by David Elfin

Last year, there was no suspense regarding the Redskins’ first draft pick. Indianapolis was going to choose Stanford quarterback Andrew Luck first overall leaving Washington to select its preferred player, Baylor quarterback Robert Griffin III, at No 2.

The Redskins’ selections of pass rushers Brian Orakpo at No. 13 in 2009 and Ryan Kerrigan at No. 16 in 2011 (after trading down six spots with Jacksonville) weren’t big surprises. Nor was the choice of offensive tackle Trent Williams at No. 4 in 2010.

But when you don’t have a pick until No. 51, as is the case with Washington this year, the choice is much less predictable. I was thrilled to nail the Redskins’ selections of cornerback Tom Carter and defensive end Kenard Lang at No. 17 in 1993 and 1997, respectively. Guessing whom the Redskins will draft 34 spots later is virtually impossible. Coach Mike Shanahan was thrilled when “his guy” was still on the board when Denver made its first choice, 51st overall, in the 2002 draft.

“Sometimes when [No.] 51 comes up, you have your guy,” Shanahan recalled. “One of those guys was [running back] Clinton Portis and I was hoping he would be there. He actually got mad at us because we picked him at 51. He wanted to go in the first round. I said, ‘Clinton, don’t get mad at us. We picked you.’ He said, ‘You should’ve picked me in the first round.’ He said, ‘I’m going to make you very, very happy.’ That’s the kind of mindset when you do pick a guy in the second round, that he feels like he is a first-round guy and he’s going to prove to everybody that he can play. Hopefully you get that kind of guy.”

Given Washington’s crying need at free safety with Tanard Jackson still on an indefinite NFL substance abuse suspension, its lack of salary cap room (if a competent veteran was even available) and its set starting lineup otherwise, it certainly makes sense for Shanahan to find his guy at that position.

Taking a cornerback could be tempting given that Washington’s top three corners, Josh Wilson, DeAngelo Hall and newcomer E.J. Biggers, are all unsigned beyond 2013.

Neither 2012 fill-in starter Tyler Polumbus nor free agent pickups Jeremy Trueblood and Tony Pashos, are as good at right tackle as Pro Bowl pick Trent Williams is on the left side which could sway Shanahan to jump at the right player at that spot.

Starting linebackers London Fletcher, Brian Orakpo and Perry Riley are all due to be free agents next winter with the former likely to retire at 38, making drafting help at that position a priority.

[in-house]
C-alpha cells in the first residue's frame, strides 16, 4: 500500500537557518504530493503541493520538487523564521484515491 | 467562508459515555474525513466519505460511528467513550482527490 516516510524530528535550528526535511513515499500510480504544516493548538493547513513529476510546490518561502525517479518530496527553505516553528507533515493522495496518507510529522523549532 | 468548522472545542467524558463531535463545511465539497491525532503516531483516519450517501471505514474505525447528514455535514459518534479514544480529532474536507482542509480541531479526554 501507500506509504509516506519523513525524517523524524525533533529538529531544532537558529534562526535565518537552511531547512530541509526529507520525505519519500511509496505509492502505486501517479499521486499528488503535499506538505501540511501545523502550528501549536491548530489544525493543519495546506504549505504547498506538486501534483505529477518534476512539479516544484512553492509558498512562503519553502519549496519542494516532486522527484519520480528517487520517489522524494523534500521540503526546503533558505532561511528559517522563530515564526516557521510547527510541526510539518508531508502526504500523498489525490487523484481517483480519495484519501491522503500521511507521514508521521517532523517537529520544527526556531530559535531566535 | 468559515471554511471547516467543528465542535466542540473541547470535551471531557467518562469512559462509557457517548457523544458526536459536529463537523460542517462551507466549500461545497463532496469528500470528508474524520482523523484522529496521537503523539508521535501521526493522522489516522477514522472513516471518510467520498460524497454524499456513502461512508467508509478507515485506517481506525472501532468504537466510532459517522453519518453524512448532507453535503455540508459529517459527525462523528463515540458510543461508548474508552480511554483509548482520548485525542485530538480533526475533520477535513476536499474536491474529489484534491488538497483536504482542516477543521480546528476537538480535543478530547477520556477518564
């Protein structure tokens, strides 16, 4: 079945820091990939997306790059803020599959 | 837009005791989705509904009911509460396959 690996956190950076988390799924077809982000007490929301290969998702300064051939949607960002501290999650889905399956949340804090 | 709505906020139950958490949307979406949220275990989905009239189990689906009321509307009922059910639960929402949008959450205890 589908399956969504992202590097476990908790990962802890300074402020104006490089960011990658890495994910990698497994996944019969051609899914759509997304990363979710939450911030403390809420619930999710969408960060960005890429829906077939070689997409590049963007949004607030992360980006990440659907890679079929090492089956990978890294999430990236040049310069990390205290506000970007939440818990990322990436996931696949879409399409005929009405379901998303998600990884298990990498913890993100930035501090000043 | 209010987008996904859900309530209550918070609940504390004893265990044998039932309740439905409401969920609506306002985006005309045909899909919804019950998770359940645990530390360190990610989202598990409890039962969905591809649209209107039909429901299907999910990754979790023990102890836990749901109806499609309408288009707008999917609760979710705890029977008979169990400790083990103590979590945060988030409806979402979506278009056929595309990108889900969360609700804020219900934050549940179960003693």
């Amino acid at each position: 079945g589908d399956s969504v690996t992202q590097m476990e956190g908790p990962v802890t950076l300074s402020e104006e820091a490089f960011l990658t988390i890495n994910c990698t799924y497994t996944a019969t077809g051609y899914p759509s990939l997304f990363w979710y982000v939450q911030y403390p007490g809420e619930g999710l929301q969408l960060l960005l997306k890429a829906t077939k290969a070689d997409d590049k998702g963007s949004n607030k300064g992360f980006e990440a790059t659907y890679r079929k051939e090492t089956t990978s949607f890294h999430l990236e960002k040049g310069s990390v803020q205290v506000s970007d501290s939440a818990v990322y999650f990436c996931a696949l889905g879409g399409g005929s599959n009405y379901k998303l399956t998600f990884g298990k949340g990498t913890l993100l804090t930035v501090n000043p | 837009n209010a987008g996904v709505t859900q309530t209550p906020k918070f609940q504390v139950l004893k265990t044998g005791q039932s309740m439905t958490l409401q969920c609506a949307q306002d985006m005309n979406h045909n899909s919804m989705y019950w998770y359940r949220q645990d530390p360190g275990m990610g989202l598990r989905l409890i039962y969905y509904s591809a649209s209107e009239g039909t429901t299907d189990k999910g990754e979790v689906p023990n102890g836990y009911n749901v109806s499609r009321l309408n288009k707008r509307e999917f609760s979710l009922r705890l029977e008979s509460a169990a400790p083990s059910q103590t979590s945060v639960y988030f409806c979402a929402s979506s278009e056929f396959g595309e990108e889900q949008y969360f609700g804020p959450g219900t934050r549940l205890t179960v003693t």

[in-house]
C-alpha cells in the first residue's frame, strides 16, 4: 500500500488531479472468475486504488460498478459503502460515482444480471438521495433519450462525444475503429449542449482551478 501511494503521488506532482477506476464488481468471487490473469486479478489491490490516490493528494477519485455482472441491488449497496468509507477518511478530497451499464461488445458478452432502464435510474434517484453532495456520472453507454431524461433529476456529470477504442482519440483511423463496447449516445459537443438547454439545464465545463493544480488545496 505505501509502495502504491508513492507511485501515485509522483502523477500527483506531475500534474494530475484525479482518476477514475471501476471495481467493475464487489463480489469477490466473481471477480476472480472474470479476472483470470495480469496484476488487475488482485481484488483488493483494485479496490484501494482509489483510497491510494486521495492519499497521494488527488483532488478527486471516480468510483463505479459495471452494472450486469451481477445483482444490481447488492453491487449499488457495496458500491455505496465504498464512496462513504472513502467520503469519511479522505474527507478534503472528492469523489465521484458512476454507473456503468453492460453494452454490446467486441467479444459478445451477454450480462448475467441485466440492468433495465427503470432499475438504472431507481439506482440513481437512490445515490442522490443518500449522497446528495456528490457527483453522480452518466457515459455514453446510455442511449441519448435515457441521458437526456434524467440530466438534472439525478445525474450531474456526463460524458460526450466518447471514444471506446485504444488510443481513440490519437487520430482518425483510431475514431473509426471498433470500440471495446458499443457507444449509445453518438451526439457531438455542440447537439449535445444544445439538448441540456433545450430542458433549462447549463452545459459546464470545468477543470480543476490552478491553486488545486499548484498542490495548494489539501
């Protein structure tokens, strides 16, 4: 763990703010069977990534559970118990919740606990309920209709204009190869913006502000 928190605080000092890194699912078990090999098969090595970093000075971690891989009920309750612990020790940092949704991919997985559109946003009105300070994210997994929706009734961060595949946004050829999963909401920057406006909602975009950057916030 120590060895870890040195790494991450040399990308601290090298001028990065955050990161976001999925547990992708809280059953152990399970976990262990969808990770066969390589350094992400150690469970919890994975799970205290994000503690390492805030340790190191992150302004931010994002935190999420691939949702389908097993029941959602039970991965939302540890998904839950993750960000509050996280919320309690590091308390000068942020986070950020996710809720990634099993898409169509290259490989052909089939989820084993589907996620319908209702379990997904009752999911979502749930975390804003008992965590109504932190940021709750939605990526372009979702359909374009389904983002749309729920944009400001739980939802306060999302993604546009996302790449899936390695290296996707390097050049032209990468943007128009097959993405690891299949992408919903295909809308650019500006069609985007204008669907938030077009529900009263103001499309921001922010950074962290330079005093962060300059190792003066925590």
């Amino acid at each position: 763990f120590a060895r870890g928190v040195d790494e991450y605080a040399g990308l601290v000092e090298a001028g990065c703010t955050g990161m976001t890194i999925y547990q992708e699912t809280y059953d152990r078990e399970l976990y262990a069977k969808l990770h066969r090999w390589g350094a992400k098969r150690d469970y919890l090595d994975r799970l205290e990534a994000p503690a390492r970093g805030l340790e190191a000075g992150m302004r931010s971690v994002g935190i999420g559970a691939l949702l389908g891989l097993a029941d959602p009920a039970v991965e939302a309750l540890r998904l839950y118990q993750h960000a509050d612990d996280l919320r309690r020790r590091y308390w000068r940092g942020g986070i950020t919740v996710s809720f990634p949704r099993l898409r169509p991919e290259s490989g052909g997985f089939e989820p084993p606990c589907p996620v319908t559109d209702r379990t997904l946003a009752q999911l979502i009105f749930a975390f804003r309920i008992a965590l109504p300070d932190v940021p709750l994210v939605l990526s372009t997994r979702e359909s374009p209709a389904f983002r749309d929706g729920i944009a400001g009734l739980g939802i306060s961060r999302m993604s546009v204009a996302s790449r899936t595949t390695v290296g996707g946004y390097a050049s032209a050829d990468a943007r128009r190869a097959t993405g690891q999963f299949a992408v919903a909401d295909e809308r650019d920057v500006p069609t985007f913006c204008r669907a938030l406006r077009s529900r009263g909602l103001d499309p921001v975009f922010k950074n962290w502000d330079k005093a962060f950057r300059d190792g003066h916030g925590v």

Two of Washington’s top three receivers, Josh Morgan and Santana Moss, soon to be 34, are also unsigned for 2014 as is No. 1 tight end Fred Davis, which means choosing another target for Griffin would be nice.

However given Jackson’s murky status and with Madieu Williams not having been retained after faltering as his replacement, the Redskins really don’t have a free safety on their roster other than September 2012 pickup Jordan Pugh, whom they don’t see as a starter.

Reed Doughty and D.J. Gomes really belong at strong safety where they played when Brandon Meriweather was hurt for all but one game in 2012. Jordan Bernstine, a seventh-rounder last year, went down with a torn ACL in the opener and is probably a special-teamer at best this season. Devin Holland got into four games for Tampa Bay, then coached by current Washington defensive backs coach Raheem Morris, as a rookie in 2011, but was out of the NFL last season.

The top-rated safeties in the draft – Texas’ Kenny Vaccaro and Florida’s Matt Elam were taken last night as was, surprisingly, LSU’s Eric Reid. Florida International’s Johnathan Cyprien also figures to be gone before the 51st choice.

However, Fresno State’s 6-foot, 208-pound Phillip Thomas could be there for the Redskins. Thomas, who led the nation with eight interceptions, returning two of them for touchdowns, also forced four fumbles and was credited with 82 tackles, 12 for losses. He played well in the Senior Bowl, an all-star game that the Redskins always value highly, and ran 4.53 on his pro day.

Georgia Southern’s 6-foot, 213-pound J.J. Wilcox has the versatility that Shanahan likes. Wilcox began his college career as a receiver and moved to slotback before switching to safety as a senior. He runs 4.58 and averaged 24 yards on kickoff returns. Some believe that Wilcox could even get a shot at cornerback in the NFL after he played so well in man-to-man coverage at the Senior Bowl.

South Carolina’s D.J. Swearinger, Southern Cal’s T.J. McDonald, Nevada’s Duke Williams and Florida’s Josh Evans are safeties who also figure to be fairly high on Washington’s draft board, but they seem more likely as third-round or even fourth-round selections if Shanahan opts to look to the future at cornerback, linebacker, tight end, receiver or right tackle and gamble that a lower-round pick could step right in and start at free safety as a rookie as Thomas figures to be able to do.

David Elfin began writing about sports when he was a junior at Bethesda-Chevy Chase High School. He is Washington’s representative on the Pro Football Hall of Fame selection committee and the author of seven books, most recently, “Washington Redskins: The Complete Illustrated History.” A pre-game regular on 106.7-The Fan the last three Redskins seasons, he has been its columnist since March 2011. Follow him on Twitter: @DavidElfin


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